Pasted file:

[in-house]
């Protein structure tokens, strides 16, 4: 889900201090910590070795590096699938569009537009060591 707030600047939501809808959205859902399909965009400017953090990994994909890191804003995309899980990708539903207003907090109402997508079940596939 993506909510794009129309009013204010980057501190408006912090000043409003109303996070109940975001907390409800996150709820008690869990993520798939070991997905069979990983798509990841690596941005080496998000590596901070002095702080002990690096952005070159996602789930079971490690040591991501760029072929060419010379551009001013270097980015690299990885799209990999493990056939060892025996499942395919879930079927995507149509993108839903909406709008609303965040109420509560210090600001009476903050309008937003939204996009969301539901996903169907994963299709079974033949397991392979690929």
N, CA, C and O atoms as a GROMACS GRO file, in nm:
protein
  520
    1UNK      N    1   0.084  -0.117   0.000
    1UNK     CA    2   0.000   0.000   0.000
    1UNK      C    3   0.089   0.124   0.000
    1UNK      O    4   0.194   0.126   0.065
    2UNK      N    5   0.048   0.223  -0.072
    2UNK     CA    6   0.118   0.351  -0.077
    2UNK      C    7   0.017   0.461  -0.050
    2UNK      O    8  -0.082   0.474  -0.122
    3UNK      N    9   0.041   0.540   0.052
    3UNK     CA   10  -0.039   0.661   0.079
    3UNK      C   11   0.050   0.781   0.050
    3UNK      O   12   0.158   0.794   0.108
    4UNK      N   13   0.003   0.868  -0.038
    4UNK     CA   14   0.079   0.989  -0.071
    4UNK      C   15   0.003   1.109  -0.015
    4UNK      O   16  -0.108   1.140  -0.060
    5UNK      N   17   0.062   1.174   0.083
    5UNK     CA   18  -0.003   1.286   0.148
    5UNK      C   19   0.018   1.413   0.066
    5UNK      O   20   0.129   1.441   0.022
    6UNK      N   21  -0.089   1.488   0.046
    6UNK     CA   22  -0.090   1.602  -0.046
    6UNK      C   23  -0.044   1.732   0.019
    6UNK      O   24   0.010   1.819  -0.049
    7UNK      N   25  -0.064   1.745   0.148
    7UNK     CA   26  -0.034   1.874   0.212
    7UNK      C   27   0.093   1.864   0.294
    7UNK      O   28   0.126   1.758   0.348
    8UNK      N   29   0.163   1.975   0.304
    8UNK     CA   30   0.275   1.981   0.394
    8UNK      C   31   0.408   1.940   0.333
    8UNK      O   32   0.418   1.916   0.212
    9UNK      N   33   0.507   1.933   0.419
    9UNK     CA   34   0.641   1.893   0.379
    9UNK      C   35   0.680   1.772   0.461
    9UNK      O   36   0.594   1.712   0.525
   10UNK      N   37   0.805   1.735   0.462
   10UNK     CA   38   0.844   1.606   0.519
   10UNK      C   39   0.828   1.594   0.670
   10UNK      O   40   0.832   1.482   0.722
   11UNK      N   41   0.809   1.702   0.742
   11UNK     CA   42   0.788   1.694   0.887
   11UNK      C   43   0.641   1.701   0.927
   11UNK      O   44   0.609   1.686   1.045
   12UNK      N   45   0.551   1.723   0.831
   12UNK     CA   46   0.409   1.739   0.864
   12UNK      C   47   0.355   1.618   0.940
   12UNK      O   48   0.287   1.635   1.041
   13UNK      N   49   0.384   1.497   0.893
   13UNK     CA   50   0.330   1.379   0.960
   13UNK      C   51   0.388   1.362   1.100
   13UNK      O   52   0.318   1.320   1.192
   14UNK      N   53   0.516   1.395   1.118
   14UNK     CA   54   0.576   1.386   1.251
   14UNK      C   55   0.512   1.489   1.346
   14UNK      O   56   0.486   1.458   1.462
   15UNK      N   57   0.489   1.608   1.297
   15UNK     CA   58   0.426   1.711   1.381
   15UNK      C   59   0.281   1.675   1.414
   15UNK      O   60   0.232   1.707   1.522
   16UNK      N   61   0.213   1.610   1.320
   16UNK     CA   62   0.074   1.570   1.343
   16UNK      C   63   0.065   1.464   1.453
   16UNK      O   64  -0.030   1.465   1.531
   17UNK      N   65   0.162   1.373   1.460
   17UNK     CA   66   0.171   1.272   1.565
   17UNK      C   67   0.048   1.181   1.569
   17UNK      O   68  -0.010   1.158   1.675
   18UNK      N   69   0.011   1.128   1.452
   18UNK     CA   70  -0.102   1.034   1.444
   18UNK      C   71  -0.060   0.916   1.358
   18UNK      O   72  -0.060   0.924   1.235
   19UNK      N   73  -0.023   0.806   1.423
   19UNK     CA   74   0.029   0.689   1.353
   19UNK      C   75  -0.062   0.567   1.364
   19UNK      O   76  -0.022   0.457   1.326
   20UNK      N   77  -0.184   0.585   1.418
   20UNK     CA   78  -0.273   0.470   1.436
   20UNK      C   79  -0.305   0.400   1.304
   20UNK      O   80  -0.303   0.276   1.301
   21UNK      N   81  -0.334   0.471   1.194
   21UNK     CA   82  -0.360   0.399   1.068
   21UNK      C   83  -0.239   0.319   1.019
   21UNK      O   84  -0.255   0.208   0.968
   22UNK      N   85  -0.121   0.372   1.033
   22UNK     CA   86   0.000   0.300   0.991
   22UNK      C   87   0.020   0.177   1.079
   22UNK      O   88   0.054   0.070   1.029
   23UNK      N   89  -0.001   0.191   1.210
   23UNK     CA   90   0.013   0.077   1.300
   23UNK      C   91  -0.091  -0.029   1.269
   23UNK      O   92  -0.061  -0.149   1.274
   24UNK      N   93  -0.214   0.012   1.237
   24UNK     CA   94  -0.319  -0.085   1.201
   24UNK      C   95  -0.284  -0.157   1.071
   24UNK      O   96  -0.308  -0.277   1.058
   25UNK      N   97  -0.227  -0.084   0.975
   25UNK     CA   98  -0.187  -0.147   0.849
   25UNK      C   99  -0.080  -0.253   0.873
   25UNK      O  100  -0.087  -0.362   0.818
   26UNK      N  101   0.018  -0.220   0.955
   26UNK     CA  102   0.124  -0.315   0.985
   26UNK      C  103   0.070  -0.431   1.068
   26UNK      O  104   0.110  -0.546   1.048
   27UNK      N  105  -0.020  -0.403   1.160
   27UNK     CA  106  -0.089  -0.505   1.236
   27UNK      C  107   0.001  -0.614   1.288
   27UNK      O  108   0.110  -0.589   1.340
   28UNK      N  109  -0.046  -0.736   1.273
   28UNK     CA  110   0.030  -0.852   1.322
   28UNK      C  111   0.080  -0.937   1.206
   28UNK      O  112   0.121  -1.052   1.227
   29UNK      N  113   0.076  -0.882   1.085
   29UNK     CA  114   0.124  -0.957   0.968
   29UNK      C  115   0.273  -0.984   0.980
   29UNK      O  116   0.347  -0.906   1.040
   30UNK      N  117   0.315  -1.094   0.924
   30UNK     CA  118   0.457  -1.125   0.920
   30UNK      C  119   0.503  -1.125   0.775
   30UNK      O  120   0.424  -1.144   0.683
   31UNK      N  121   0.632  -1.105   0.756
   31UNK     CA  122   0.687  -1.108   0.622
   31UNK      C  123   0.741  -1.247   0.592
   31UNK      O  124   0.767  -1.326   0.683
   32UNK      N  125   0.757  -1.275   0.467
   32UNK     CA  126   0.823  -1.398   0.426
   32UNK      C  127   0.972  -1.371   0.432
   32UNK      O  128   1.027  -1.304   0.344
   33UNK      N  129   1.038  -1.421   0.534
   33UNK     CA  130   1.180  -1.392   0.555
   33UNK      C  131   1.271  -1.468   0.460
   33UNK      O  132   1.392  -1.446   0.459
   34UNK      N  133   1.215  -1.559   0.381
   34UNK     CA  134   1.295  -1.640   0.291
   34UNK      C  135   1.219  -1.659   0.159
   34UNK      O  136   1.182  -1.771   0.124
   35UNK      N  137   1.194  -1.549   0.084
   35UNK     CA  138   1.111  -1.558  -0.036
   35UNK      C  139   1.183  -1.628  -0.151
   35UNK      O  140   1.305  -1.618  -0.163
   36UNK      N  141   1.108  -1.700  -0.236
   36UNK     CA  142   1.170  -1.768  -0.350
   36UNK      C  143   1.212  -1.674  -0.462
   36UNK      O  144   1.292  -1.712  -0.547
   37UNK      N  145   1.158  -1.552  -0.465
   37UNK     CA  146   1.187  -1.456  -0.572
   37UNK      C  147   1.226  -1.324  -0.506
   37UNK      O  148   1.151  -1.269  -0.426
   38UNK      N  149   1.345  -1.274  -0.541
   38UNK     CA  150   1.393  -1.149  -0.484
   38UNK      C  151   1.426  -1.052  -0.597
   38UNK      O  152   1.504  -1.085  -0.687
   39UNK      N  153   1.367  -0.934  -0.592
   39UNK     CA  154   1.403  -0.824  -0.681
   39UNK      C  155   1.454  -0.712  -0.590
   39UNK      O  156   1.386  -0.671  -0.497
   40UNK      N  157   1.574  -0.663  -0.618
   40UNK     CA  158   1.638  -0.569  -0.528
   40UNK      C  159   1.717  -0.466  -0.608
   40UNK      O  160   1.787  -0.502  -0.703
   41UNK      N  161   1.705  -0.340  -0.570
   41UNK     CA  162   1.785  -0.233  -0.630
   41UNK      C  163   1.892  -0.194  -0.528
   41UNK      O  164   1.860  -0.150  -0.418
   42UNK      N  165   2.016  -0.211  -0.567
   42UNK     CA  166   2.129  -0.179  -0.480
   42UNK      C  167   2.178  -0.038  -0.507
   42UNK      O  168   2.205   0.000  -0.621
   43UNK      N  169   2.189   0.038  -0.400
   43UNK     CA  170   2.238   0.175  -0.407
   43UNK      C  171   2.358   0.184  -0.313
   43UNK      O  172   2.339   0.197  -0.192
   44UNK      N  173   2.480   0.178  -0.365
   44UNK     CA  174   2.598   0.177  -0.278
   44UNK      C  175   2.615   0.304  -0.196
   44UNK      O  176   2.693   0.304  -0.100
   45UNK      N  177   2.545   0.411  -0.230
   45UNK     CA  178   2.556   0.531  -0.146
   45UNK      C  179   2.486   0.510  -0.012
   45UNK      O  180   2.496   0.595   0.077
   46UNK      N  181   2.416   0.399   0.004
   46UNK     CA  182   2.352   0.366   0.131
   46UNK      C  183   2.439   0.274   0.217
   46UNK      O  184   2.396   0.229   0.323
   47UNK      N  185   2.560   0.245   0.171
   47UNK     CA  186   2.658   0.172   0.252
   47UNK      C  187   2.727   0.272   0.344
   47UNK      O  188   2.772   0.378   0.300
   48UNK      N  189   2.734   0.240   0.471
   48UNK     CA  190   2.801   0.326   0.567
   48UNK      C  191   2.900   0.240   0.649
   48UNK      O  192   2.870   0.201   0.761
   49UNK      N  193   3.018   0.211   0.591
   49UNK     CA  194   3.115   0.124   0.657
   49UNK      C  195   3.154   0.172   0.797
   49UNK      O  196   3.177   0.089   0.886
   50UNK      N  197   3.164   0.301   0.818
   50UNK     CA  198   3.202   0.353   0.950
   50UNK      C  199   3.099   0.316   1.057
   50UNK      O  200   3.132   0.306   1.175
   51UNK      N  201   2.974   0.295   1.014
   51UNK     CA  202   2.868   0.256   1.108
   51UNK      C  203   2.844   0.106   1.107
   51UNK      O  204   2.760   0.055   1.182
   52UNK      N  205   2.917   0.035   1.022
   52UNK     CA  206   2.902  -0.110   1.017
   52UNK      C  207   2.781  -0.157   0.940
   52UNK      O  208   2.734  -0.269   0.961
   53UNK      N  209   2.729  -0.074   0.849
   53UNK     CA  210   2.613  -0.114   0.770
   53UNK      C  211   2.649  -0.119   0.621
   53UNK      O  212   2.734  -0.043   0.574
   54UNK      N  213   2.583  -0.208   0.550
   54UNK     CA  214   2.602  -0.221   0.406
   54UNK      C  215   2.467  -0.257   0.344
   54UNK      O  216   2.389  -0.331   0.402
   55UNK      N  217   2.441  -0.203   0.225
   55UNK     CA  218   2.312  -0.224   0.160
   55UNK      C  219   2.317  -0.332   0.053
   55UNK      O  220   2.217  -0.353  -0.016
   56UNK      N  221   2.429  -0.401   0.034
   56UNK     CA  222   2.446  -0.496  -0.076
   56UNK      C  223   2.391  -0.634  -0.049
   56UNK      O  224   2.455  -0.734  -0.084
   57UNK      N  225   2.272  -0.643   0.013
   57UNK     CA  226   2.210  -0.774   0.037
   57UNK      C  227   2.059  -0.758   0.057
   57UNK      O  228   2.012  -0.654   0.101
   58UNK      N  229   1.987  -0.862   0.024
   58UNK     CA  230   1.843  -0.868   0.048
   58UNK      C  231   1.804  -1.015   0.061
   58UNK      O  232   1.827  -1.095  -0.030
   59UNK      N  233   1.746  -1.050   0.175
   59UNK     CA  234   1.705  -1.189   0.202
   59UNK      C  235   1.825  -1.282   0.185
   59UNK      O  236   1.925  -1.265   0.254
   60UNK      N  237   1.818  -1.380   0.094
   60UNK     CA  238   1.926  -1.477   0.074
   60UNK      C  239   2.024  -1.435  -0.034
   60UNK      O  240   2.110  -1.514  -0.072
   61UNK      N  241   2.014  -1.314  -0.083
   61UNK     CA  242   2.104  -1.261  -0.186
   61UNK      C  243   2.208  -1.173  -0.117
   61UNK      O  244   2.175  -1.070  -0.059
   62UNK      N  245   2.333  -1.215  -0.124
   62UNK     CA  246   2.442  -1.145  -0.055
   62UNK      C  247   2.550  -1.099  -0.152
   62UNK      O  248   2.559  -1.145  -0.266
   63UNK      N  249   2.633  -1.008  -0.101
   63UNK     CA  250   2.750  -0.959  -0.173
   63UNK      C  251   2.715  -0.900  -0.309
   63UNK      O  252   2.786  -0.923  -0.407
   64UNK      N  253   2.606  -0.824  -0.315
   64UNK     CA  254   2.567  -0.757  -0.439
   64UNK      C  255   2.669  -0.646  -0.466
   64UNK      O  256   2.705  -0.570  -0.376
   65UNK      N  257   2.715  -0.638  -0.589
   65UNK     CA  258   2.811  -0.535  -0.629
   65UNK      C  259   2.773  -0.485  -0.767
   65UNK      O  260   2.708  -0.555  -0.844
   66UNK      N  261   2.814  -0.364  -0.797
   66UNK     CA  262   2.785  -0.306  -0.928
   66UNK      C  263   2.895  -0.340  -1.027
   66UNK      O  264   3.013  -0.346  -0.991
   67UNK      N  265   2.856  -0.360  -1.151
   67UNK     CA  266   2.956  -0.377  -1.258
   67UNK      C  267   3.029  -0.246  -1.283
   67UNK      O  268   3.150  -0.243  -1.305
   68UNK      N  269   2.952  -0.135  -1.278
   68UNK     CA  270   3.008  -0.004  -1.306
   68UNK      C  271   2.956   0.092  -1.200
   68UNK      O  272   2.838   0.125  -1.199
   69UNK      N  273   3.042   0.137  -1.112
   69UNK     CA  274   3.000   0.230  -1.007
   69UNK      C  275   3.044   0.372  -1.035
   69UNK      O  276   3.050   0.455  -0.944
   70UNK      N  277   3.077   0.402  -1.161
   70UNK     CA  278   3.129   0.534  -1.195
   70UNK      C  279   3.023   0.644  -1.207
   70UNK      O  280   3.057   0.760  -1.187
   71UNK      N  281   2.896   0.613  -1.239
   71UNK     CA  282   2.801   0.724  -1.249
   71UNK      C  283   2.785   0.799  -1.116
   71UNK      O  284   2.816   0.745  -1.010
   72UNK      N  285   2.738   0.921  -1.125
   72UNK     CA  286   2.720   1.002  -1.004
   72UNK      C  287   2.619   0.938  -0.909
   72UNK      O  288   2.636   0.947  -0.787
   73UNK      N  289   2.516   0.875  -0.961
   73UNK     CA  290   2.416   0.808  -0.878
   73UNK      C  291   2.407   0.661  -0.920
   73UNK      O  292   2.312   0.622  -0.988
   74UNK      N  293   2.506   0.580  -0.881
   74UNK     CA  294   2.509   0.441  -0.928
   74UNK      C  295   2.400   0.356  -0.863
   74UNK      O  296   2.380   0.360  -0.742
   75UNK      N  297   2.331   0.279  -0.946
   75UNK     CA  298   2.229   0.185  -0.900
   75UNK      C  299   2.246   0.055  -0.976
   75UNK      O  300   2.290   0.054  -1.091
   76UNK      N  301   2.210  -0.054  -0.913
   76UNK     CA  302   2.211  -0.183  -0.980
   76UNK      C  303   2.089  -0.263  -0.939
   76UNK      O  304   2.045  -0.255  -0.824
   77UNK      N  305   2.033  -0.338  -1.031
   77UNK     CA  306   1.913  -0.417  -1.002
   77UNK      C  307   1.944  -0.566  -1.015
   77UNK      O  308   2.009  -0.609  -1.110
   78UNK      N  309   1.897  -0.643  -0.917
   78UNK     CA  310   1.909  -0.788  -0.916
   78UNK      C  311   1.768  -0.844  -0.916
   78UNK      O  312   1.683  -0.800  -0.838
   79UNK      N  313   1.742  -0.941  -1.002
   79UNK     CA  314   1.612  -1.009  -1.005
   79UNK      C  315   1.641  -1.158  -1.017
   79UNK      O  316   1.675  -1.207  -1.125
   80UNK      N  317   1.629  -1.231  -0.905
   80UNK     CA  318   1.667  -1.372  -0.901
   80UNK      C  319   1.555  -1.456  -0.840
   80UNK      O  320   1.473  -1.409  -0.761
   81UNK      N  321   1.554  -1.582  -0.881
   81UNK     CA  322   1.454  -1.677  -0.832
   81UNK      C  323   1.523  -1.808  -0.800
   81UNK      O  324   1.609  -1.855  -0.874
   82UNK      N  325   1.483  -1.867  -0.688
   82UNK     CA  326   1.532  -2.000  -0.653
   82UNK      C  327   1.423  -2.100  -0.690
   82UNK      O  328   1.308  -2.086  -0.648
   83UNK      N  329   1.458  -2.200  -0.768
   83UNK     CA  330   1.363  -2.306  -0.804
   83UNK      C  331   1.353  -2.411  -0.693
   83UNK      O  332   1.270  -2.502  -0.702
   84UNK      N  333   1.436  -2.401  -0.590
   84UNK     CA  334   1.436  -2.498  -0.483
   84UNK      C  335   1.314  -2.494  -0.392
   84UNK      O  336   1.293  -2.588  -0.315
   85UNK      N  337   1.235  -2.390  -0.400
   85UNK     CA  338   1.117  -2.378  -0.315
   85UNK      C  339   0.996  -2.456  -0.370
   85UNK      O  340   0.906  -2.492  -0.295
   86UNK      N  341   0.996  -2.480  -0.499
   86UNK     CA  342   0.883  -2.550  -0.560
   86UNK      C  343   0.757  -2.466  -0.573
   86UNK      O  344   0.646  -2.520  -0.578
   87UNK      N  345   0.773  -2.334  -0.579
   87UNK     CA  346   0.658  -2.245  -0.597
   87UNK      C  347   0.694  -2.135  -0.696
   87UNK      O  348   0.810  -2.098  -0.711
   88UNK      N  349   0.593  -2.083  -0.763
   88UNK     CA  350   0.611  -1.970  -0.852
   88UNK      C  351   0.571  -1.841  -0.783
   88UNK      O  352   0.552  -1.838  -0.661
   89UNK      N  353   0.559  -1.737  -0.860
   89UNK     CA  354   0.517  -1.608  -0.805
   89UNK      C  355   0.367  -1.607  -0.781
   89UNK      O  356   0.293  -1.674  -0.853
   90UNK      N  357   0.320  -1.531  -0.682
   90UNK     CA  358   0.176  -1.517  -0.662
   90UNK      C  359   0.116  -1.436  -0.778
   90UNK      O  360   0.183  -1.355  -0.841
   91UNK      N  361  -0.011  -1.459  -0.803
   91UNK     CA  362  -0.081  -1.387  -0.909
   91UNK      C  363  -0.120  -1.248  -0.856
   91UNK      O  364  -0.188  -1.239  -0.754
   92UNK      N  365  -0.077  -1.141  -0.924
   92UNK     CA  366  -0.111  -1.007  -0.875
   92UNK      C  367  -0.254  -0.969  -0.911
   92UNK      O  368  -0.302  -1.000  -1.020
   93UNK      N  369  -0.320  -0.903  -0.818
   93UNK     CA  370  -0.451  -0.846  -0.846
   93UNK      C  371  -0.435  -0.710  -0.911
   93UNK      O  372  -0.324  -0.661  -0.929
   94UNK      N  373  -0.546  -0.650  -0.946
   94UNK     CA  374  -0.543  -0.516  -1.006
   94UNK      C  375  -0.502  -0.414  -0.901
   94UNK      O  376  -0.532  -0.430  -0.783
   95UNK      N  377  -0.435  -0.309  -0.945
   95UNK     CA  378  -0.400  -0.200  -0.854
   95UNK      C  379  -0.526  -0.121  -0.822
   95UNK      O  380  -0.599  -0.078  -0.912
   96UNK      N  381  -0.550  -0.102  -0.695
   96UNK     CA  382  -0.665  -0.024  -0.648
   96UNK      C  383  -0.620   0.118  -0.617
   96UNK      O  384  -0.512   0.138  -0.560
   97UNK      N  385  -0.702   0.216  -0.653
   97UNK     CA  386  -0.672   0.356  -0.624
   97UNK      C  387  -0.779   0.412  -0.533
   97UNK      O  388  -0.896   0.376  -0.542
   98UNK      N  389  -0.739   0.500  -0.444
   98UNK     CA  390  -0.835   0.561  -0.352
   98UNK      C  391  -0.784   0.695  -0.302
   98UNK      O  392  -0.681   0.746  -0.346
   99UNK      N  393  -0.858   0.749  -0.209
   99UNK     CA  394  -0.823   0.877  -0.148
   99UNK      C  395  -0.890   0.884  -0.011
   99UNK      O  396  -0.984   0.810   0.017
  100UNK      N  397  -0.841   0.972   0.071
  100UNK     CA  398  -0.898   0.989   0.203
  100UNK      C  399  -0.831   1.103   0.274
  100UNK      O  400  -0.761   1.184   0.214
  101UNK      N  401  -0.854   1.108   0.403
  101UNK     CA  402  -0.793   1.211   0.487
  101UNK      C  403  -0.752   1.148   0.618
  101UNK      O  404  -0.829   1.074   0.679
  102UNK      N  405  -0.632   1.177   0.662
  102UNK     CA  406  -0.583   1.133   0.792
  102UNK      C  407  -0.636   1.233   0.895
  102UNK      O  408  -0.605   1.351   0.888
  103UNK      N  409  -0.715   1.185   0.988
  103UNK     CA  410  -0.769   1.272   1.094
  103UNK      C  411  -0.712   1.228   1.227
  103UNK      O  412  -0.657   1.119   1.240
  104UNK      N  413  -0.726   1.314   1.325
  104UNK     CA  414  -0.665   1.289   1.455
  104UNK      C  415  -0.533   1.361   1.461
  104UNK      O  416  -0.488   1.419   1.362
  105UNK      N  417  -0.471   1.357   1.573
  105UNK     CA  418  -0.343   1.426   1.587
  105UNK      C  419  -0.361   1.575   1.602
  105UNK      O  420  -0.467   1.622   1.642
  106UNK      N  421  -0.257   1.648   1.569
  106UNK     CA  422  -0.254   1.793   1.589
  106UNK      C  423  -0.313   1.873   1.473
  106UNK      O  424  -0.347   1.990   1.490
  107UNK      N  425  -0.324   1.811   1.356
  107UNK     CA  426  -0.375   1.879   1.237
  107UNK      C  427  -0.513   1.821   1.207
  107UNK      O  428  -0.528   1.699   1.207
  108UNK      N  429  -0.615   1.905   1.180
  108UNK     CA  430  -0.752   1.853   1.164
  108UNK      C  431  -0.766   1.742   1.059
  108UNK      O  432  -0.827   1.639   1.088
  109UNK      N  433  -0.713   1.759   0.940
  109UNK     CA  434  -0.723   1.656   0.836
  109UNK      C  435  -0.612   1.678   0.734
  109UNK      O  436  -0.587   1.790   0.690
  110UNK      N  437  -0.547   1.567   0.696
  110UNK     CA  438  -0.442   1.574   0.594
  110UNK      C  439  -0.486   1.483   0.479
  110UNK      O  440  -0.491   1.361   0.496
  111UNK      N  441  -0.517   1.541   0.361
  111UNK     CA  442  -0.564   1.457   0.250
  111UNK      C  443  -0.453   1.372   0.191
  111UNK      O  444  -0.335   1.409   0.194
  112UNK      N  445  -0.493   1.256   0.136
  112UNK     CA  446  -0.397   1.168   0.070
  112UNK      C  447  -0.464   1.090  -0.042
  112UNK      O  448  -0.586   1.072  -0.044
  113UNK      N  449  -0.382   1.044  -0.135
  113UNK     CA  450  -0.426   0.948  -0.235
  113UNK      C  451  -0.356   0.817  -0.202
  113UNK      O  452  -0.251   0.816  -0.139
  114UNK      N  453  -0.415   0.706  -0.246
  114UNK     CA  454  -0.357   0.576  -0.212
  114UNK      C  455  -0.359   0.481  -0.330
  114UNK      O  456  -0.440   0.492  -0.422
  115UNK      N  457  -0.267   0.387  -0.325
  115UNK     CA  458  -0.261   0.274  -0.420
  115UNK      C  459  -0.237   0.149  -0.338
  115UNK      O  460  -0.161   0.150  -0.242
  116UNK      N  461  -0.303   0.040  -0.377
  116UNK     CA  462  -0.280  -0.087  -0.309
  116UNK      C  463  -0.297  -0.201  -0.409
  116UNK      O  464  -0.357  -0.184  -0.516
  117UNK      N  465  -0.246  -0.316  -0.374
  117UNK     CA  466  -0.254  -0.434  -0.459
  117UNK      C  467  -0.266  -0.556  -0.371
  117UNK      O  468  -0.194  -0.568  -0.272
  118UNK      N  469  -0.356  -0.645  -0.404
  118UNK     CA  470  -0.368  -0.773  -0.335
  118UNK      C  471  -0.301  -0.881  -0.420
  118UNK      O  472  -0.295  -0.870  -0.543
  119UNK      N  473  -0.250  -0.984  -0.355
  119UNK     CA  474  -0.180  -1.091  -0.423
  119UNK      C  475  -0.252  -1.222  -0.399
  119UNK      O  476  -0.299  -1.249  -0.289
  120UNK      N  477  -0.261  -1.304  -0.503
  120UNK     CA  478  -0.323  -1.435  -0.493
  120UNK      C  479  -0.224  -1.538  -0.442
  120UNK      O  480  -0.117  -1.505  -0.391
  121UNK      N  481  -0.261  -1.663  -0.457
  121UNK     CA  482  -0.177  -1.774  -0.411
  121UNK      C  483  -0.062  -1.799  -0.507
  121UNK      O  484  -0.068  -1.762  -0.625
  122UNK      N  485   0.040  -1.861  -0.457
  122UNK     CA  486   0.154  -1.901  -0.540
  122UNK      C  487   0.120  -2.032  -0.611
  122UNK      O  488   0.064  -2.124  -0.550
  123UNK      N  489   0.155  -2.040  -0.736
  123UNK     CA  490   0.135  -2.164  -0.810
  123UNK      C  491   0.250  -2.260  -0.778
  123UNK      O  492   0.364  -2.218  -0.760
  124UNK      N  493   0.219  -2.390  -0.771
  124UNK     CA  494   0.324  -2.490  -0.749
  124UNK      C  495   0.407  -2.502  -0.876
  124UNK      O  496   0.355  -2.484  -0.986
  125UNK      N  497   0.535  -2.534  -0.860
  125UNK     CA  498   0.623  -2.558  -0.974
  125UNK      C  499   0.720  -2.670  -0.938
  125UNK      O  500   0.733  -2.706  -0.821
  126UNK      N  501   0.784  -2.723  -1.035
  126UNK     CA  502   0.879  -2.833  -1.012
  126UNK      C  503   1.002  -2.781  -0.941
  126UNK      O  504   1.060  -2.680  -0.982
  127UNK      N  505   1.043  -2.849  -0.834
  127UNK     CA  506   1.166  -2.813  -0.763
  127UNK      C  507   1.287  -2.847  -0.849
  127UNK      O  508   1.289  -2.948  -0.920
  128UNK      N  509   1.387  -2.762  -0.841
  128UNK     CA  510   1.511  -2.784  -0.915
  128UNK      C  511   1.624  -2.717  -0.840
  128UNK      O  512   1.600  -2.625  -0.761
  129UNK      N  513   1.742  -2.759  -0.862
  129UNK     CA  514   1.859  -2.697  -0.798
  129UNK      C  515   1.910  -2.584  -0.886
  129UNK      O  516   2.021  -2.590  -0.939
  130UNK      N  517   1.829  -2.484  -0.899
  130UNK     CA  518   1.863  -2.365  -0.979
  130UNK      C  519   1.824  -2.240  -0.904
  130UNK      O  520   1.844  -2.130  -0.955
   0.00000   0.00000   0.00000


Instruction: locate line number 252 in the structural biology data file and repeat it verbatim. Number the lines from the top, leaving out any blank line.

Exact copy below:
   62UNK      C  247   2.550  -1.099  -0.152